Monday, April 25, 2016

Dolly Birds and history

When I moved to Switzerland in 1990 to take up a long-searched-for job in Europe, my first stop was the UK branch.

I was met at the airport by the UK manager, a chain-smoking ex-air force colonel, who getting up to meet a 5 a.m. plane did nothing to improve his disposition.

His opinion of the women on the staff was that they were all "dolly birds" too into make-up and men without a surplus of brains, if I translate the Brit English to American English correctly.

Well the two "dolly birds" in the Swiss office were pretty, young women, who liked clothes, make-up and men, but they were also incredibly good saleswomen and smart, smart, smart.

I was a good twenty years older than they were and despite his tough exterior, he was too polite to call me a dolly bird although I too liked make-up, men and clothes.

What made me worse than any dolly bird in his eyes was that I was an American and his opinion of my countrymen and women were they were all ignoramuses. About the only good thing that ever came out of the States, in his opinion, was the television show Mash.

I would need his help in my first assignment to set up a booth for a trade fair and in the beginning he did sabotage me.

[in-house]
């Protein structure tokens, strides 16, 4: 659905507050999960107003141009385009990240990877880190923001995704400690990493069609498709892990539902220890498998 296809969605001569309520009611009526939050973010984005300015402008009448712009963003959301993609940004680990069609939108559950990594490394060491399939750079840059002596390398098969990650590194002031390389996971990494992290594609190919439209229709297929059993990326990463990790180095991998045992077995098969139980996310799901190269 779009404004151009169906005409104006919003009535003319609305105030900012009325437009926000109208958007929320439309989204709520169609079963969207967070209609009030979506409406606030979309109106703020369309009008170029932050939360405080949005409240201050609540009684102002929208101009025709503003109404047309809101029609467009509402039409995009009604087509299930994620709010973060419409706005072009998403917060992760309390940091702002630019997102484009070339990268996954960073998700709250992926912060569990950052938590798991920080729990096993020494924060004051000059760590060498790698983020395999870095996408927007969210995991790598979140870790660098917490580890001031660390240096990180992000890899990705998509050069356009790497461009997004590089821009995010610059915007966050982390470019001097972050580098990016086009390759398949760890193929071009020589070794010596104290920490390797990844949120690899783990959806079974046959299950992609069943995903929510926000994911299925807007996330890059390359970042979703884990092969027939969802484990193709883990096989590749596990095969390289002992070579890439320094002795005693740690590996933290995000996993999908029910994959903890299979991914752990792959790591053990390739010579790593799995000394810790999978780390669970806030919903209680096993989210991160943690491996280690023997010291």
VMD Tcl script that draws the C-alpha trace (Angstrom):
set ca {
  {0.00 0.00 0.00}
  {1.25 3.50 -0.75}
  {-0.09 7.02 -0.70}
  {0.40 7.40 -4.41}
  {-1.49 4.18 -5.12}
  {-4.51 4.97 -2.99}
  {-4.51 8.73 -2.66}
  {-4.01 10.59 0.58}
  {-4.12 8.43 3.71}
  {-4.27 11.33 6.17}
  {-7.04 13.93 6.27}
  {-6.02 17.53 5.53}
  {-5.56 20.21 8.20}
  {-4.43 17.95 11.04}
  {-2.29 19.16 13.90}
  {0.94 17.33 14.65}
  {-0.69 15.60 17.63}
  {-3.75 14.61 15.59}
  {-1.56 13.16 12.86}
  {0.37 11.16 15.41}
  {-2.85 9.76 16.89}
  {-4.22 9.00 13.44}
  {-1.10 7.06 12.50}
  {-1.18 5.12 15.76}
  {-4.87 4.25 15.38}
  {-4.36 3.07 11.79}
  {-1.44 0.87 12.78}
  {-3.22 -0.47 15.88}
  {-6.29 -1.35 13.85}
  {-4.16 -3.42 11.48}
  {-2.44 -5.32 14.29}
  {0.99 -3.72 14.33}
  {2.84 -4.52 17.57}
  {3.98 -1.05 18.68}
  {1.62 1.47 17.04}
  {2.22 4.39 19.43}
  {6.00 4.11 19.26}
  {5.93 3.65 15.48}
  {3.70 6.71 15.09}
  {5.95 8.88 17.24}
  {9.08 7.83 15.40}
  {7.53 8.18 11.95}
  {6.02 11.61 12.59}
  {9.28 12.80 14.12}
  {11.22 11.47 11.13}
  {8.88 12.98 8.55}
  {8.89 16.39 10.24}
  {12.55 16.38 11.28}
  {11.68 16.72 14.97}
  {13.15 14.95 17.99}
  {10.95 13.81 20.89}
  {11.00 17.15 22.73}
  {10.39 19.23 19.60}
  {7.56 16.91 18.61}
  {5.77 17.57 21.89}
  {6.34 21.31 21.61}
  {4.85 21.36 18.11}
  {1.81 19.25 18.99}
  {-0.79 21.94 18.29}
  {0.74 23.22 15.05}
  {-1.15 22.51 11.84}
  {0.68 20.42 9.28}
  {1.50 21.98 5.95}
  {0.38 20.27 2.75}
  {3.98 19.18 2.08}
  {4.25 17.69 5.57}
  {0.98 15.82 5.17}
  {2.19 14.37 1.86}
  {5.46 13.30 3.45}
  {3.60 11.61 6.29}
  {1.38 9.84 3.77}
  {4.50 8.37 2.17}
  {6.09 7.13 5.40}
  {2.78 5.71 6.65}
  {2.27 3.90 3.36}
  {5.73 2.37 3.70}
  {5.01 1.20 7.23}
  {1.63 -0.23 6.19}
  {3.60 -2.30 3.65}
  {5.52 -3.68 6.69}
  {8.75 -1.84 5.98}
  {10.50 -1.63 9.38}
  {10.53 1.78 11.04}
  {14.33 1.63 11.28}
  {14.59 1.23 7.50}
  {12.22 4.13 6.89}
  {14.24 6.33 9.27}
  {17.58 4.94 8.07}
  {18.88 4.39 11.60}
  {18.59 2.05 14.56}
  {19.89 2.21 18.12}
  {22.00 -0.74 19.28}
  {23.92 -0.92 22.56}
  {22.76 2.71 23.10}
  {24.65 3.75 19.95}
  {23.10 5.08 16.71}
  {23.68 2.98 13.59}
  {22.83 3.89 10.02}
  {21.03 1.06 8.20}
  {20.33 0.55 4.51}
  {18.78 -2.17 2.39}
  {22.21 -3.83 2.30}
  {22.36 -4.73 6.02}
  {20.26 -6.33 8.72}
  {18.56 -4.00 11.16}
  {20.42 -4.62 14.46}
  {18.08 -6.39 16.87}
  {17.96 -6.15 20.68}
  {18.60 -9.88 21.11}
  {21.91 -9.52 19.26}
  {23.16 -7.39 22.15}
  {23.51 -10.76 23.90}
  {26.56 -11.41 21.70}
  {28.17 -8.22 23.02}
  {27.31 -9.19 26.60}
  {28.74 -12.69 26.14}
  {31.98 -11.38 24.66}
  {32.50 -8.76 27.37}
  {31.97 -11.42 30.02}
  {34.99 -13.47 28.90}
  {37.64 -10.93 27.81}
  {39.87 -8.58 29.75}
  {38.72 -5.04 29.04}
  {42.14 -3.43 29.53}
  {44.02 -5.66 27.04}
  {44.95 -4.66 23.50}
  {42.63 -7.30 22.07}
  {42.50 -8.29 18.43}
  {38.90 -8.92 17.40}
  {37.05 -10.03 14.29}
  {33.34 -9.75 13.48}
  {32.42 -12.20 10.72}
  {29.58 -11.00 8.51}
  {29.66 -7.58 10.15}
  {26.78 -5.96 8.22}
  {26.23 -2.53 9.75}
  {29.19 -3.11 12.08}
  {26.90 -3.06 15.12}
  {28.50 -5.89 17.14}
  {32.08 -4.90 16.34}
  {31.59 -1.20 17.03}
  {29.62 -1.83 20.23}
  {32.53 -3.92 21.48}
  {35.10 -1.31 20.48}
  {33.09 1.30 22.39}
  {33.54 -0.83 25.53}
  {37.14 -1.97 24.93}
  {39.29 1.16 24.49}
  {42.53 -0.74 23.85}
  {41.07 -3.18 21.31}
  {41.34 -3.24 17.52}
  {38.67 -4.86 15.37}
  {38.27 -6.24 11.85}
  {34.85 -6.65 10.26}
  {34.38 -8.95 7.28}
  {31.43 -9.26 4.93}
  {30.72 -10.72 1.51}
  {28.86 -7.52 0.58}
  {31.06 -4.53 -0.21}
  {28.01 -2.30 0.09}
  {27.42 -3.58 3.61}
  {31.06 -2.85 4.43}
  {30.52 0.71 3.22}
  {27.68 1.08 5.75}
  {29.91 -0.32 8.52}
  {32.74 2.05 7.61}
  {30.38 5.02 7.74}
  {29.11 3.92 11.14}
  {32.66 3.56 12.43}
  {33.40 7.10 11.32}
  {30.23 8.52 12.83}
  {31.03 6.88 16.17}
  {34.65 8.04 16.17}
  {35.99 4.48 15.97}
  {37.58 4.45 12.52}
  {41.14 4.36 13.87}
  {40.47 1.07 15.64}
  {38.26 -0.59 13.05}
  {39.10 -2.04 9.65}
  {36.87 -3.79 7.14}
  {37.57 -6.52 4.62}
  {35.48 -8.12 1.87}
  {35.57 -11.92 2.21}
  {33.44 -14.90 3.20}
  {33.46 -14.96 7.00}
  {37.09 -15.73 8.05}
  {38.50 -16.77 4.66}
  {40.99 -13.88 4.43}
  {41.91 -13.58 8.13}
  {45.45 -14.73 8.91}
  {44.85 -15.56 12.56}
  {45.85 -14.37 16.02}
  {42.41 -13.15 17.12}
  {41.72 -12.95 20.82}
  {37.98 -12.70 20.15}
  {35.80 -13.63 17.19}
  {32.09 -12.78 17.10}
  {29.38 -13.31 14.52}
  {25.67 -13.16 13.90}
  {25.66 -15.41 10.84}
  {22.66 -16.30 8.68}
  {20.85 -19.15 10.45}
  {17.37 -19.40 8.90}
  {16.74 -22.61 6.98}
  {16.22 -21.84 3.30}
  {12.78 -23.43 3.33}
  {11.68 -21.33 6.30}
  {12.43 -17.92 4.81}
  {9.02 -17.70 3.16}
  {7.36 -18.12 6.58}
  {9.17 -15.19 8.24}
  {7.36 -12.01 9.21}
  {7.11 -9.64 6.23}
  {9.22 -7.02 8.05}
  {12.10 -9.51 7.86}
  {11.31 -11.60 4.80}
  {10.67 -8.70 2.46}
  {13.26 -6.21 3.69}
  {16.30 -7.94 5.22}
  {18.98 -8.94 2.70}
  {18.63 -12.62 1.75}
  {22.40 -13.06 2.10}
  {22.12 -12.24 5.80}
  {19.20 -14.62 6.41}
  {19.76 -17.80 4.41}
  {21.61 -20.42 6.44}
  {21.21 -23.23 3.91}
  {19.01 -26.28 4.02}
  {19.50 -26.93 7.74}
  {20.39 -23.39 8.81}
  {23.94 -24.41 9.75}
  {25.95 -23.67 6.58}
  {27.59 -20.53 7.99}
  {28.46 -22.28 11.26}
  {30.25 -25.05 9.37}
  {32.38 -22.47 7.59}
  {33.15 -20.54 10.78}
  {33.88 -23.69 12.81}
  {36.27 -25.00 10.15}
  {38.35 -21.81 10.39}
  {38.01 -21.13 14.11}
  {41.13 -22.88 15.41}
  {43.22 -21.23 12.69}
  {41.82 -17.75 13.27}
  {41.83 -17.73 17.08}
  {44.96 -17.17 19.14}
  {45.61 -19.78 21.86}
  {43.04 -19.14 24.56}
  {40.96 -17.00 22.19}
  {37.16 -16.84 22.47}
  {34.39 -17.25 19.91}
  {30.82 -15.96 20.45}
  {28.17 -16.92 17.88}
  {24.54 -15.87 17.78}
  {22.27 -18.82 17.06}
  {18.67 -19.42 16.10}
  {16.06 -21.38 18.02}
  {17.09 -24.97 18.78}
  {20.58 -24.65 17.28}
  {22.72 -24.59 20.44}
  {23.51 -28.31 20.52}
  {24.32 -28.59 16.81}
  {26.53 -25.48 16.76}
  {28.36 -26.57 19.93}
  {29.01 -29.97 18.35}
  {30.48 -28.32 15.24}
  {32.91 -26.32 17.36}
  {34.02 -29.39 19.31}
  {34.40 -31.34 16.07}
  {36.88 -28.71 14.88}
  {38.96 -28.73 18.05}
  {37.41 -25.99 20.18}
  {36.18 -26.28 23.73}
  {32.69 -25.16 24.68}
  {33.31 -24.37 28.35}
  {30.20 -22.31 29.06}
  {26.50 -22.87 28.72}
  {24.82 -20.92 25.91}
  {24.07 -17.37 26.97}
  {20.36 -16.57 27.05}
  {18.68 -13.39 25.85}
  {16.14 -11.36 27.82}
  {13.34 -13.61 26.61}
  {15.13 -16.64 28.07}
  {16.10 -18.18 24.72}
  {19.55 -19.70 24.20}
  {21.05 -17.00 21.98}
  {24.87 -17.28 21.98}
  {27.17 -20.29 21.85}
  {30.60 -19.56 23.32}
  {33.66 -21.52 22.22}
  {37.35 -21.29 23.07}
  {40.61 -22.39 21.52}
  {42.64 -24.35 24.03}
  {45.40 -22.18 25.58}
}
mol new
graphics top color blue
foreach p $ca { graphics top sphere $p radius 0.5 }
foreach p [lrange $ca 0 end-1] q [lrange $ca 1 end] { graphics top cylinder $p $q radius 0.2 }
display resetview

What turned him around?

My love of English history.

I named all the kings and queens going back to William the Conqueror in order and some of the things of each reign. (Don't ask me to do it now--I've forgotten).

For subsequent trips, he made sure to book me into historic places, told me historic stories about local individuals, introduced me to his wife (a lovely woman, who deserves a halo for staying married to him) and made sure we went to typical English restaurants that tourists (read dumb Americans) would never discover.

I doubt if he ever changed his opinion of dolly birds or Americans in general. But he did accept that one aging dolly bird had a brain.

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